Section 103(c) of the Personal Responsibility and Work Opportunity Reconciliation Act of 1996 (PRWORA) repealed the three title IV-A child care programs--the AFDC child care program, the Transitional Child Care program and the At-Risk Child Care program. However, in appropriating new child care funds under section 418 of the Social Security Act, the PRWORA provides that these funds must be spent in accordance with the provisions of the Child Care and Development Block Grant Act as amended. This requirement is incorporated into Sec. 98.54(a). This section also provides that TANF funds that are transferred to the Lead Agency under the provision of the new section 404(d) of the Social Security Act are treated as Discretionary Funds for the purposes of Sec. 98.60.

    Other Federal funds expended for child care, unless transferred to the Lead Agency, are not required to be spent in accordance with the amended CCDBG Act. This means, for example, that child care provided with title XX funds or TANF funds that are not transferred to the Lead Agency might be subject to different requirements. However, ACF cautions States about the administrative and policy problems associated with operating a variety of Federally-funded child care programs, e.g., one program subject to CCDBG requirements and others not. The amendments to the CCDBG Act contained in the PRWORA are intended to create a single child care program with consistent standards and requirements and to counteract the fragmentation and conflicting requirements that had arisen under prior law.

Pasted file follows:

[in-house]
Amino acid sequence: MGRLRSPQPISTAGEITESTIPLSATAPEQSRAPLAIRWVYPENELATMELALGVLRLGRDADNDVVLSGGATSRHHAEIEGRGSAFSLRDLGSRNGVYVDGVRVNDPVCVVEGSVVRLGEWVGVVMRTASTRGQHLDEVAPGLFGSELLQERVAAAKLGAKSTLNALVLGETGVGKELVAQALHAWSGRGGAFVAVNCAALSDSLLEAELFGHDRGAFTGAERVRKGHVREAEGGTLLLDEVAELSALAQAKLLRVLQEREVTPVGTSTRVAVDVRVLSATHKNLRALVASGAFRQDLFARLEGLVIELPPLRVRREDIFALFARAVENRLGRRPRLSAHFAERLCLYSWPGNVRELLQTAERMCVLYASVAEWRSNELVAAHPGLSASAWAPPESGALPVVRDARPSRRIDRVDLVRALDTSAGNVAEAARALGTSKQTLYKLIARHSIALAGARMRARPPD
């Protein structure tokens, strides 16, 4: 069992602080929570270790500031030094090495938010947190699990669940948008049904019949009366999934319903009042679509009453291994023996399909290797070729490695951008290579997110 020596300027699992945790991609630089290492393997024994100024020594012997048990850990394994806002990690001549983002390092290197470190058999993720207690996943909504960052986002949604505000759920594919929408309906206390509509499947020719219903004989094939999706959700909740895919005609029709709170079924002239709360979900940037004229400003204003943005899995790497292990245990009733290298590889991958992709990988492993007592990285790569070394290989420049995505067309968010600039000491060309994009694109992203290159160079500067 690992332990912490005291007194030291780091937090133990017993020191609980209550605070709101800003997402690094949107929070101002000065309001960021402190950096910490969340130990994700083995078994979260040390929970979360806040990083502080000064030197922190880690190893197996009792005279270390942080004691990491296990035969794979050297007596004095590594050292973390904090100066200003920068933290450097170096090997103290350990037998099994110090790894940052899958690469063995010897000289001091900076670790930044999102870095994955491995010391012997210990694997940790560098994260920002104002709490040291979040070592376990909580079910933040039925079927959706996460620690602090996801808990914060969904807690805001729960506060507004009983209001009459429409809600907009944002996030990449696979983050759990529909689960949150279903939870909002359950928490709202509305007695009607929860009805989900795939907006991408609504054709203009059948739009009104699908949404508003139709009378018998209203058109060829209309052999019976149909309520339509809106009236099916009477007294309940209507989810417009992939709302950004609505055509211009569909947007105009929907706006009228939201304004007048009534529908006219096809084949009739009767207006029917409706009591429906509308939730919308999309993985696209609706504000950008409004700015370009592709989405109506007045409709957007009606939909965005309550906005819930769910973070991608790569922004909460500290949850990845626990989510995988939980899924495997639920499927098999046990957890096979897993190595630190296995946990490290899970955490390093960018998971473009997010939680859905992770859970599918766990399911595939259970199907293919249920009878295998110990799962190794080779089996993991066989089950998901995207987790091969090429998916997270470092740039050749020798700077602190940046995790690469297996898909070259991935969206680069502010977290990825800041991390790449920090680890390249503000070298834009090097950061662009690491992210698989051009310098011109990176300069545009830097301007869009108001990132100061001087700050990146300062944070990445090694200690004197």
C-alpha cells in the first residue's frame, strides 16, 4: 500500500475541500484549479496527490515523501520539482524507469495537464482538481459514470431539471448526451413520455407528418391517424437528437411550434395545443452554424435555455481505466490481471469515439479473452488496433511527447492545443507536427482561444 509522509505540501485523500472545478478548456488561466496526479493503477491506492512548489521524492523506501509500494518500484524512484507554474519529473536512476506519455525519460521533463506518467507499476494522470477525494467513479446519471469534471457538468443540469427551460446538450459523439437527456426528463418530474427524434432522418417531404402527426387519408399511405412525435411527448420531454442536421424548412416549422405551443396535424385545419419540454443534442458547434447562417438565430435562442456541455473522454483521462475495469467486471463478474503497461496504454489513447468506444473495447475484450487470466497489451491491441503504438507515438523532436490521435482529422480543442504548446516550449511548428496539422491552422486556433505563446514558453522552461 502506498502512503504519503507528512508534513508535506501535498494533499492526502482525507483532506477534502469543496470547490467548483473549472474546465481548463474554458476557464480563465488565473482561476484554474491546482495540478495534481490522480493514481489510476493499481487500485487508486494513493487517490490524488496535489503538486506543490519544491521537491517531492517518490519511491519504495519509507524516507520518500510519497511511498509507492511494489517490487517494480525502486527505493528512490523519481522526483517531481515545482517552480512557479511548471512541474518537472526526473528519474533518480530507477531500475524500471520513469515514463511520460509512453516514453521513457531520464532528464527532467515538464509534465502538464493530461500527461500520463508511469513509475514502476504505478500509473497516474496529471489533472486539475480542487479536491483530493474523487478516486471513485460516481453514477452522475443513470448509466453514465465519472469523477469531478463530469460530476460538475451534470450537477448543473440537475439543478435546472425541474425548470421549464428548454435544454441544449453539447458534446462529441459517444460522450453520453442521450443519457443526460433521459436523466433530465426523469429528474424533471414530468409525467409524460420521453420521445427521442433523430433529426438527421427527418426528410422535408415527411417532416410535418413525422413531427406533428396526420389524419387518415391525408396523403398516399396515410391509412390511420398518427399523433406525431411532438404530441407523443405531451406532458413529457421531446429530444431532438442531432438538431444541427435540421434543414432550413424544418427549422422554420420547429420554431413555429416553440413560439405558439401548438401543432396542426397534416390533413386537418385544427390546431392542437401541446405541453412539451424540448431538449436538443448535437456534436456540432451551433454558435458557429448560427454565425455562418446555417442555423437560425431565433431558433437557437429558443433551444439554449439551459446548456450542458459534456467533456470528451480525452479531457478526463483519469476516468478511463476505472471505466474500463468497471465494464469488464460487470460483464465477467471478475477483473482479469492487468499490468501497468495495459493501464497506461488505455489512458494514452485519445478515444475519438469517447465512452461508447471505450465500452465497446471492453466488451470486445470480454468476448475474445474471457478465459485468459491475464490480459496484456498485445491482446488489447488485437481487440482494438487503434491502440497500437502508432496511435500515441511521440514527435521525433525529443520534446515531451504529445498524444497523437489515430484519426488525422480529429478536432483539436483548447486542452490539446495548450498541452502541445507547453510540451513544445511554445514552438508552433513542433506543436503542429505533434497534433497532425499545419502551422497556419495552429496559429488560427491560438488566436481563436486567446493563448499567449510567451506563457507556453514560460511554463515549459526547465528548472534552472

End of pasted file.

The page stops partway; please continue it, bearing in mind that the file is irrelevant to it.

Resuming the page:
We have also added a new section at Sec. 98.54(b)(3) which clarifies the special provisions on use of funds for construction that apply to Tribes and tribal organizations under the PRWORA amendments.

    Comment: One commenter felt that allowing expenditures for minor remodeling for non-sectarian providers, while limiting such expenditures for sectarian providers to only those instances where remodeling was needed to meet health and safety requirements, would increase the workload of the Lead Agency, in that it will be necessary to track the nature of an organization requesting funds for minor remodeling.

    Response: We did not propose any change in this regulation which has been in effect since 1992. The regulation implements section 658F(b) which does require that Lead Agencies distinguish between sectarian and non-sectarian providers in providing CCDF funds for minor remodeling. Nevertheless, we are unaware that this provision has been burdensome on Lead Agencies.